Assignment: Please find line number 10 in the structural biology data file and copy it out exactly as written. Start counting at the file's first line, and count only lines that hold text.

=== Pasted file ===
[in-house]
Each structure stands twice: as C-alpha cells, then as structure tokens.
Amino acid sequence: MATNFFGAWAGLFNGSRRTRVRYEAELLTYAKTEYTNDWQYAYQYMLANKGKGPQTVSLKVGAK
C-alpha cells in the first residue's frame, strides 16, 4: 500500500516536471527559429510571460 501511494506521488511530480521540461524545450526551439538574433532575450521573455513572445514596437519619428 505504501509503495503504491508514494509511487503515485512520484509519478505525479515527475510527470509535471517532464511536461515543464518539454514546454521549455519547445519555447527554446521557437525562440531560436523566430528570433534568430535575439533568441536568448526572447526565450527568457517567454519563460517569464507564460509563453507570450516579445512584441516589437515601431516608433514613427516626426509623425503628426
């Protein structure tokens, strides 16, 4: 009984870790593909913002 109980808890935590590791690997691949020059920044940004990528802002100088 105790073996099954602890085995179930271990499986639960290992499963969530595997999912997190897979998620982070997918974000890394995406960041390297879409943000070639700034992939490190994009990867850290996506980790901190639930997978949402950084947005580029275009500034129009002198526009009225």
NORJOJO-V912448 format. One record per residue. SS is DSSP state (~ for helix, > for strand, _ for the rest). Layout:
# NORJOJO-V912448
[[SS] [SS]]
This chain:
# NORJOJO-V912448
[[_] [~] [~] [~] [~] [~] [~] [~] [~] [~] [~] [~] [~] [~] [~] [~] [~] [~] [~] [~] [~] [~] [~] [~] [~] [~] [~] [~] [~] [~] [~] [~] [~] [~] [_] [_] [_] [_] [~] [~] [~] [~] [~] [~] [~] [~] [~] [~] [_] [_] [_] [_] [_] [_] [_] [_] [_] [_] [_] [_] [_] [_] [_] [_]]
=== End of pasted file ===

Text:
# NORJOJO-V912448